Hailing from the Yolngu people of NE Arnhem Land, Djuki Mala is comprised of five young Indigenous men who formed the group in honour of their love for music, dance and its ties to their culture. The troupe’s unique blend of traditional and contemporary dance had the opening night audience absolutely mesmerised from the moment they stepped onstage.
The hour-long performance features a variety of routines tied together by a projected video of a Yolngu Elder explaining the history of the group, interspersed with footage of the dancers taking turns to speak about their art and how they use it to express themselves, while helping and educating younger members of their community.
Despite having no professional training, these boys can dance. Spectators are captivated from the very get-go as the dancers appear on the dimly-lit stage in loincloths and feather headpieces, wielding spears and moving together in hypnotic precision. Before the audience knows it, a cheeky wink and costume change shifts the mood and instantly reveals the exuberant and fun-loving nature of the performers. The troupe launches into a dizzying rendition of the Zorba and proceeds to take the audience on a soulful journey celebrating the history of physicality and movement, showcasing their interpretations of dance set to everything from the whimsical Singin' In The Rain to a plethora of disco classics and an impressive Michael Jackson moonwalk thrown in for good measure.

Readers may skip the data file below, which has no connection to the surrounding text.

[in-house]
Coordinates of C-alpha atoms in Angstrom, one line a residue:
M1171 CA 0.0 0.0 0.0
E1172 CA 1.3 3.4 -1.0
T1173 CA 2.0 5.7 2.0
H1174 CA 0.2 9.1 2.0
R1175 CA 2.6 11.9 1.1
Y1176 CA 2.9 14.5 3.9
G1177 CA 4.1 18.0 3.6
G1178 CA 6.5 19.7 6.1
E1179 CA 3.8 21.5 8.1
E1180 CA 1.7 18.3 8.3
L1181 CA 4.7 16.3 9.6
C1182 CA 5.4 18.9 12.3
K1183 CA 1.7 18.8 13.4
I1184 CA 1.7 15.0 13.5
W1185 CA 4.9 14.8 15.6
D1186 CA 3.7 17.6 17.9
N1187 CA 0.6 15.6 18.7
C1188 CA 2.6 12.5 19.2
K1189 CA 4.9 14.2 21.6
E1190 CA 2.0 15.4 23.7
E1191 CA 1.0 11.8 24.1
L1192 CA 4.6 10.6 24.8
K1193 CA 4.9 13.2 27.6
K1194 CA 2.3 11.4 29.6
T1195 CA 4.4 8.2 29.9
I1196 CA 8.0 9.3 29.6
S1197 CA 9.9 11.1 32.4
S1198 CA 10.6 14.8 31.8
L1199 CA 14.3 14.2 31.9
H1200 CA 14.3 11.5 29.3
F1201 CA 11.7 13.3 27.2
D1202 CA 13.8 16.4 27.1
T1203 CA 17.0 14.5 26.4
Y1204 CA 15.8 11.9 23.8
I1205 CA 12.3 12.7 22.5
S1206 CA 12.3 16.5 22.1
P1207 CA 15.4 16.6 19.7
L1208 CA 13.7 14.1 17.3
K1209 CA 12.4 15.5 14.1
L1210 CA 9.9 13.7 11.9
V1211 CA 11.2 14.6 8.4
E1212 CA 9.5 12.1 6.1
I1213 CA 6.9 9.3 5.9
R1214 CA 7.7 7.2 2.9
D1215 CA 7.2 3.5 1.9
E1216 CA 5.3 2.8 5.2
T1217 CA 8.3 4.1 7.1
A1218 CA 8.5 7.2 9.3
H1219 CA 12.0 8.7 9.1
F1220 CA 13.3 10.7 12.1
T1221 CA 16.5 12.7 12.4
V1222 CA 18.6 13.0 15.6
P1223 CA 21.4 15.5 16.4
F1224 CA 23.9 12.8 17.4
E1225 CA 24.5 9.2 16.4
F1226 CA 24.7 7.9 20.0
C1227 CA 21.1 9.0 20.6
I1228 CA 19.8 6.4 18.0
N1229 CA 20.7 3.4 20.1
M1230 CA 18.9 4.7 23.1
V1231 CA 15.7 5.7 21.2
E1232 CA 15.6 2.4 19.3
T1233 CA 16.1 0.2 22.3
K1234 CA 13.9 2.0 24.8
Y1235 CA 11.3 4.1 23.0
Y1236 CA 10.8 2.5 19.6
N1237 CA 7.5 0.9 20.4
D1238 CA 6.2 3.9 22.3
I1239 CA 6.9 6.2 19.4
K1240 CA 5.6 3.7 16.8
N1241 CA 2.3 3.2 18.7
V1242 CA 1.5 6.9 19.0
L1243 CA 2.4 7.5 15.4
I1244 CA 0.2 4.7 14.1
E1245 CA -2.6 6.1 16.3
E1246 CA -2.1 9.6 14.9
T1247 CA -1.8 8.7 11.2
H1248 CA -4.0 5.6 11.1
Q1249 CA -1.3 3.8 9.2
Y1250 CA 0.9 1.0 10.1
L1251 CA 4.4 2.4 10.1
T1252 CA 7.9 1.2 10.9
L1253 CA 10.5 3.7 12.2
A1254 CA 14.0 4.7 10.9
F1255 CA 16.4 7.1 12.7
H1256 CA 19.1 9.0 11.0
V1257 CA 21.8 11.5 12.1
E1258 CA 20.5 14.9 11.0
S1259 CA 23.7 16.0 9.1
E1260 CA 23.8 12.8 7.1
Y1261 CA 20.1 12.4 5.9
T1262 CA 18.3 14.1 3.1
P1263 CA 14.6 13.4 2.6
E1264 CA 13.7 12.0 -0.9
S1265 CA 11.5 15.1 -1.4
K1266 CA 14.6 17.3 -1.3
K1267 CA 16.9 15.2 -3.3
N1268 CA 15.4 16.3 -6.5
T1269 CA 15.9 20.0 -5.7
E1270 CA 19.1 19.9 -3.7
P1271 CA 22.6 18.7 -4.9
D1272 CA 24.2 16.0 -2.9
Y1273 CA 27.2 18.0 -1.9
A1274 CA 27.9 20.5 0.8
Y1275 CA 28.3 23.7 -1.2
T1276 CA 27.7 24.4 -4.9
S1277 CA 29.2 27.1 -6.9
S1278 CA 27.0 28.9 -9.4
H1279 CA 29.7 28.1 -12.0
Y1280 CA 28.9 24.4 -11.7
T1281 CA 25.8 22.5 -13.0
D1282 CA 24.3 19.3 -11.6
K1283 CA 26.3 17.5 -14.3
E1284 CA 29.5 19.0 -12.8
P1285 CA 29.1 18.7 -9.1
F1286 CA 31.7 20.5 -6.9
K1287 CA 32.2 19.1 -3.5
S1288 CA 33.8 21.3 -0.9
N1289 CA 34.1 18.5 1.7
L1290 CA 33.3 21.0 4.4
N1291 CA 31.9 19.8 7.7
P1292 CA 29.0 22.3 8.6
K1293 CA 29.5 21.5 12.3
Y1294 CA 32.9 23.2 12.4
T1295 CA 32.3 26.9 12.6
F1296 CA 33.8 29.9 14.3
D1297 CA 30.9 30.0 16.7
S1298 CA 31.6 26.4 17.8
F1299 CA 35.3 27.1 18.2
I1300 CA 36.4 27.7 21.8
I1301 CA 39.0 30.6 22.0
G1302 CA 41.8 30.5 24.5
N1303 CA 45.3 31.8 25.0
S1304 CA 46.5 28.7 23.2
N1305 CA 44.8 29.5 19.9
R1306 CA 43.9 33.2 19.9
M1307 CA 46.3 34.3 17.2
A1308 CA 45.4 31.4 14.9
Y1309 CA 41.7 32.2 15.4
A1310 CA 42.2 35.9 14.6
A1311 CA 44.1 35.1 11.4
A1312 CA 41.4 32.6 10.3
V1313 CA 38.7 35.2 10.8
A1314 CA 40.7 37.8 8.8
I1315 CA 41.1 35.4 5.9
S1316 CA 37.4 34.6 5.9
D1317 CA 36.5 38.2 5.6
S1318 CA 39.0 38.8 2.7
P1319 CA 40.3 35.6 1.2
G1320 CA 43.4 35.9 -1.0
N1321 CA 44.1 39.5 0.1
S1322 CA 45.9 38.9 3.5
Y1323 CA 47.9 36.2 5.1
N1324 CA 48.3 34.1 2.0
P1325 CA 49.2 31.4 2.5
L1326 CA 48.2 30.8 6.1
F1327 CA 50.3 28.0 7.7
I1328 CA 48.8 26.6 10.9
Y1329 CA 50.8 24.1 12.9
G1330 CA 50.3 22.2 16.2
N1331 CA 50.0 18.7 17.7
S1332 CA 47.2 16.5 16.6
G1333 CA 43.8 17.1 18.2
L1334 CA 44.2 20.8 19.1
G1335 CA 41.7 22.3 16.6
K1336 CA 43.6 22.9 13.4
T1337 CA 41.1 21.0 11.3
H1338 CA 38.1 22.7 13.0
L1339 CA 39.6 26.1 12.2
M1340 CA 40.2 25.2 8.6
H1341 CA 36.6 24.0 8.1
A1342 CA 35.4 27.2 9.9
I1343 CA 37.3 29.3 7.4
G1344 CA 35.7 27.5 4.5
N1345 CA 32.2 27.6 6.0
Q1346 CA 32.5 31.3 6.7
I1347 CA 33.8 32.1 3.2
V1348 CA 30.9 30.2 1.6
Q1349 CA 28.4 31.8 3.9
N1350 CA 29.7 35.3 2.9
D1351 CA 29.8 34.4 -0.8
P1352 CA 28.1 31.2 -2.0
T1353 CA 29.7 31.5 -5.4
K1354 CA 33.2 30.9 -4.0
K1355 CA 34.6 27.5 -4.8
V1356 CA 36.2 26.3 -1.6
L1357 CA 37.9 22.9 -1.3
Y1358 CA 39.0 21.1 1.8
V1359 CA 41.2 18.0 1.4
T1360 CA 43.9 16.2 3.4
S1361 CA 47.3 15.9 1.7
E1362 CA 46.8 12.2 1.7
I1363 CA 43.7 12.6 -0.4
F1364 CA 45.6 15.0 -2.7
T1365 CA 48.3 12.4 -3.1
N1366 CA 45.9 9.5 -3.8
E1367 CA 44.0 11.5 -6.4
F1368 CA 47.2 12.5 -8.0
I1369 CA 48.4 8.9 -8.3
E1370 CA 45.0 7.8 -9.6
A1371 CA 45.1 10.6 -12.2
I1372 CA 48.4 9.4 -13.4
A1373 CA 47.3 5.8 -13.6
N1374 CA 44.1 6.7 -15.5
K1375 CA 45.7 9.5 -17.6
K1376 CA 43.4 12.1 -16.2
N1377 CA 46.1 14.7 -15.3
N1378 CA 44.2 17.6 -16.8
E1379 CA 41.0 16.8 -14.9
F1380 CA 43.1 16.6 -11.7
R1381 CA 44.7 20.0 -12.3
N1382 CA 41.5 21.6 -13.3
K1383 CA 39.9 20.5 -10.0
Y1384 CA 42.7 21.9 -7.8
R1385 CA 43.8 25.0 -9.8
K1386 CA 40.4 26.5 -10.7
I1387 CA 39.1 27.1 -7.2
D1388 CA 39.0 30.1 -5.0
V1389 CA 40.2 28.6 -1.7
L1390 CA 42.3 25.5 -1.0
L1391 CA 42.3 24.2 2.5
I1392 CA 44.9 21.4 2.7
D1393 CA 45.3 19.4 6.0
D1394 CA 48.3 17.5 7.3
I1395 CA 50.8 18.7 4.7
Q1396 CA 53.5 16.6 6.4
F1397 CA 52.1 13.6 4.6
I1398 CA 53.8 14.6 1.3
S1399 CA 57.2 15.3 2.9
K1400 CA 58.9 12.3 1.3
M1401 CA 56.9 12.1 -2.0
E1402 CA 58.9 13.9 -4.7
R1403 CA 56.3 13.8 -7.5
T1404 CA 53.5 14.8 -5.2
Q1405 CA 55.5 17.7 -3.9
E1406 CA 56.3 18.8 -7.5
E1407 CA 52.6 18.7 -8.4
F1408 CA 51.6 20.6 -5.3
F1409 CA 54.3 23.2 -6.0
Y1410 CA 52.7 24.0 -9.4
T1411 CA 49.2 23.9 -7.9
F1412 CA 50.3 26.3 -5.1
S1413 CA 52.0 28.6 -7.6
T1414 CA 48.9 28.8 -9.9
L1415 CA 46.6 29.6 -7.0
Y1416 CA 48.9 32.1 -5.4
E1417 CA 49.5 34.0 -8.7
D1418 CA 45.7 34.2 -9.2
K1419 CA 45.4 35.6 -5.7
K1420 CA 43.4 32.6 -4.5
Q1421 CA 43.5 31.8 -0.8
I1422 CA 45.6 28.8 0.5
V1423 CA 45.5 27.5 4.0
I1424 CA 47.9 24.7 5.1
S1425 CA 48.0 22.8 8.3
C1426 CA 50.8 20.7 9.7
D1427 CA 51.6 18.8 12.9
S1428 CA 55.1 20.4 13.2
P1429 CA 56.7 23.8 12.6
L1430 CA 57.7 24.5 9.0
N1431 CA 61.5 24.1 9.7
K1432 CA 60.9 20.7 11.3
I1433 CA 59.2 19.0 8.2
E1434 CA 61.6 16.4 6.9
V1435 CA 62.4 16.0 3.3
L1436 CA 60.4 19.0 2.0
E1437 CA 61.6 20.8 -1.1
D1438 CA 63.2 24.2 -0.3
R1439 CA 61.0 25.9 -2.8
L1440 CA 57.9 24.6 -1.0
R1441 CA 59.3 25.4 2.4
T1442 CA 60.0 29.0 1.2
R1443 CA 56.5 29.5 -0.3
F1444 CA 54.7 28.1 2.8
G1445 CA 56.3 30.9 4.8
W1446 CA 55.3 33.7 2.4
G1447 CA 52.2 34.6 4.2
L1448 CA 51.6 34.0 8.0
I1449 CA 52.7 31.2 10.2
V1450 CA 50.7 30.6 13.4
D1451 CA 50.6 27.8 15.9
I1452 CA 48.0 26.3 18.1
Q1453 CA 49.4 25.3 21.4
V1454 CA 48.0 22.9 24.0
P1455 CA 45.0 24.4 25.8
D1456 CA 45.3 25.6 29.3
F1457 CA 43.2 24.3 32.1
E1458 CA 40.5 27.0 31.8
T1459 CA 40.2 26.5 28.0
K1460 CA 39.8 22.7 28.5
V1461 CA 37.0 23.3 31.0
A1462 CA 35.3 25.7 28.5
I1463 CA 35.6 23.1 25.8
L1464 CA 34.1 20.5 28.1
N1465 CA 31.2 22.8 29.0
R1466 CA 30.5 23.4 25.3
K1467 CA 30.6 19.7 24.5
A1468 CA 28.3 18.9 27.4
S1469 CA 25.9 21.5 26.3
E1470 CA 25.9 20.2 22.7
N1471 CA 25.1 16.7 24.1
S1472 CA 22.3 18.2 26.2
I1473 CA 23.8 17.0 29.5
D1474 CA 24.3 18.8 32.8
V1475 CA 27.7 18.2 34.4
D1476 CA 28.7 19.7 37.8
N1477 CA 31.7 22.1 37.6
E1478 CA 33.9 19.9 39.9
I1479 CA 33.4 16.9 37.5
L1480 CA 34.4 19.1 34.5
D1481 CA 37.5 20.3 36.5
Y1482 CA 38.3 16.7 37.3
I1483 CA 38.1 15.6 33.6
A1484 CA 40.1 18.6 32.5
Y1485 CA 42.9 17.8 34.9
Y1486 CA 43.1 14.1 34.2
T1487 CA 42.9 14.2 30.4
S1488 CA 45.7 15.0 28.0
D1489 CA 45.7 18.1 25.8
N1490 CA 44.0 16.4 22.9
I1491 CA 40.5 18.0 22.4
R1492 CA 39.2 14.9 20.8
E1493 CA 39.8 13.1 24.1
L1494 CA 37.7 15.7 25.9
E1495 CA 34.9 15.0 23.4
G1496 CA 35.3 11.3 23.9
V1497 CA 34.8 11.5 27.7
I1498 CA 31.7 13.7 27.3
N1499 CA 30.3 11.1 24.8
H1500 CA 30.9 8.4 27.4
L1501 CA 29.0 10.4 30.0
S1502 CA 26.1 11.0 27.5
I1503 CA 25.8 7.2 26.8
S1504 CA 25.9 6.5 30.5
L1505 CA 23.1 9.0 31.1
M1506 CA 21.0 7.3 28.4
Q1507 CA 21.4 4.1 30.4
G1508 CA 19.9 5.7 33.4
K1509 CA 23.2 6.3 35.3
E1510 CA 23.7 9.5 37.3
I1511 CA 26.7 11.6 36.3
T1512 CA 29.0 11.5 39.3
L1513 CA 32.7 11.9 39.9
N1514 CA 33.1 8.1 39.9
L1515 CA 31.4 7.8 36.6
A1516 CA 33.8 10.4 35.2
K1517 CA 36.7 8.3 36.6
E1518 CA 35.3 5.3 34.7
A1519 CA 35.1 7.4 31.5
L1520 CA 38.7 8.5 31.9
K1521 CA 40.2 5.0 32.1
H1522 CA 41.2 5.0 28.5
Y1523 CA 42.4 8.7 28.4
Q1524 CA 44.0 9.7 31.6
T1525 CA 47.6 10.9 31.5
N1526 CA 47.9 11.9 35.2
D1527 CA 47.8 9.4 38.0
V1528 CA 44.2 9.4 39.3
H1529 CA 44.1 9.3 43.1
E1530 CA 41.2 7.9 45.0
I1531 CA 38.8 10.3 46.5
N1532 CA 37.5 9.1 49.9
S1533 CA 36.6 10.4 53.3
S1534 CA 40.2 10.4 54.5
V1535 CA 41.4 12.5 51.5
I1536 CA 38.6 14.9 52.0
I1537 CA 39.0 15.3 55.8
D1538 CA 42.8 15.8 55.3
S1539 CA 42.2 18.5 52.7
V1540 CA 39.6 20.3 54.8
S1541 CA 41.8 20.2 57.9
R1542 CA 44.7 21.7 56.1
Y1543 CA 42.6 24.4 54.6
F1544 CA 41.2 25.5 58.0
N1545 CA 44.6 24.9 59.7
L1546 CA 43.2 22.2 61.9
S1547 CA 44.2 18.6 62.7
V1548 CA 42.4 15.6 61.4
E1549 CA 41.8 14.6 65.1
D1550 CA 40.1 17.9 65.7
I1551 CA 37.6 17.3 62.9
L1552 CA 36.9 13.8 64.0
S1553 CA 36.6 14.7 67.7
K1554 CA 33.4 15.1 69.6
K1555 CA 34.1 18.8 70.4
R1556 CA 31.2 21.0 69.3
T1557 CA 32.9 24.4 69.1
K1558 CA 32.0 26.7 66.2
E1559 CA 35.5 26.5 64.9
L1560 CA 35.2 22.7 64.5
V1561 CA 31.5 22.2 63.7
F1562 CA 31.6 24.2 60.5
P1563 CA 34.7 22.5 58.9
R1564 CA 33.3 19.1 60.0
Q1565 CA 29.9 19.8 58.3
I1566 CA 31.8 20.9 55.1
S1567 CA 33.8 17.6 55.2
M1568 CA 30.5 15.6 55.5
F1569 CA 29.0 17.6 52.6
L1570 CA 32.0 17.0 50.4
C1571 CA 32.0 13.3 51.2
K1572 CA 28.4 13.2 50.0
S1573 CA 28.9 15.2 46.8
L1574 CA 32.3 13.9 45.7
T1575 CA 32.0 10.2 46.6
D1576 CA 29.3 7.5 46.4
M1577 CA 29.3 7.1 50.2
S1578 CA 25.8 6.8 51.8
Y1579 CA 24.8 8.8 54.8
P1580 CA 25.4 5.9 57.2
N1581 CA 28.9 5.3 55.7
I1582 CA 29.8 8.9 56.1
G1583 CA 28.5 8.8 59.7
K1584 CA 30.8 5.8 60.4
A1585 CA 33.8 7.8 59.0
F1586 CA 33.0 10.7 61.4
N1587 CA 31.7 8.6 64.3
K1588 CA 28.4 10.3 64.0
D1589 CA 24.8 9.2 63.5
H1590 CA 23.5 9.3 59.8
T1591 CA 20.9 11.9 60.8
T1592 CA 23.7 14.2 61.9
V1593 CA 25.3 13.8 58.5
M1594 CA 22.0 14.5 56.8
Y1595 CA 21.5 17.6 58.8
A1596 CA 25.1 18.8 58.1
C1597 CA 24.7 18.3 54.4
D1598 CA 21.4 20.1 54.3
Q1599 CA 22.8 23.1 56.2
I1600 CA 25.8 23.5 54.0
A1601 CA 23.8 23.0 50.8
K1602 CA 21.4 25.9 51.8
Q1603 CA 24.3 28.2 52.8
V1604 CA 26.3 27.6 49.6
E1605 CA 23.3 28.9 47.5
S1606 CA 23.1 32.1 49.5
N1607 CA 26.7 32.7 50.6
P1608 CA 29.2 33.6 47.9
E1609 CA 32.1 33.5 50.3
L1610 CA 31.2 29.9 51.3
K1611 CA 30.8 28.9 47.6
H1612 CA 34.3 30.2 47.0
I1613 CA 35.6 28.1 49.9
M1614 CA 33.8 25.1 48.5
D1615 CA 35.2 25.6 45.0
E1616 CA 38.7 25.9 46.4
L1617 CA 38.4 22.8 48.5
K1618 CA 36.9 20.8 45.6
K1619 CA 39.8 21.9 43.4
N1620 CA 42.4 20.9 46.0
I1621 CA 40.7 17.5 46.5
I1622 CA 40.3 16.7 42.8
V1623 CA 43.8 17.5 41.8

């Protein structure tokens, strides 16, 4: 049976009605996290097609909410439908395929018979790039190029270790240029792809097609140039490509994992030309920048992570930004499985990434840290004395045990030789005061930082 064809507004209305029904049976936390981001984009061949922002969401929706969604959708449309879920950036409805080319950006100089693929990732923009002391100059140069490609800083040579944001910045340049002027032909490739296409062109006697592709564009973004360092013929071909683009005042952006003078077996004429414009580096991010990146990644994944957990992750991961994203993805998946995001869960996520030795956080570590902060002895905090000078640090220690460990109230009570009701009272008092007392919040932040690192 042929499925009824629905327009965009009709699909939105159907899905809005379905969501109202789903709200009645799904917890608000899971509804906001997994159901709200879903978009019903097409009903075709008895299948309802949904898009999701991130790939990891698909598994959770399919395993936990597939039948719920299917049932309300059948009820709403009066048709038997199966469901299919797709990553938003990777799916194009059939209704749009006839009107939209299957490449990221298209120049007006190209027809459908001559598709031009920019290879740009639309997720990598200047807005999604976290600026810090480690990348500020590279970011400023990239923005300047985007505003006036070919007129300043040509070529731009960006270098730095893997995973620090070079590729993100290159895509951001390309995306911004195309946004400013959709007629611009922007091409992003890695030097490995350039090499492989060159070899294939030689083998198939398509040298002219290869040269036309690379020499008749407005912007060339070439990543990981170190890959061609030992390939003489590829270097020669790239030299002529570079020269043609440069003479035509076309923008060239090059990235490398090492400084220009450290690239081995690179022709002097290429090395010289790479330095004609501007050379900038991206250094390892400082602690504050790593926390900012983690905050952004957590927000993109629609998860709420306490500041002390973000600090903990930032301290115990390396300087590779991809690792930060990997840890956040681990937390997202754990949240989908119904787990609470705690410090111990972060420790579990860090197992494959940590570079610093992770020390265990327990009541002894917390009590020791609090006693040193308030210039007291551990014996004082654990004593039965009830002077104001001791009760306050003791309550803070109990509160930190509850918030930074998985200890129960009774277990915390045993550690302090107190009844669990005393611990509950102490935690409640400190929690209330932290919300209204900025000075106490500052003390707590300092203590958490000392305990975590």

The performance is a joyous and emotional exploration of Indigenous culture, fused with the playfulness of the last century of pop culture. Hilarious, energetic, poignant, and enthralling, Djuki Mala ticks all the boxes to constitute an absolute winner of a show and a definite must-see this Fringe season.
You can catch Djuki Mala at The Vagabond in The Garden of Unearthly Delights from now until the 5th of March.
Header image via Adelaide Fringe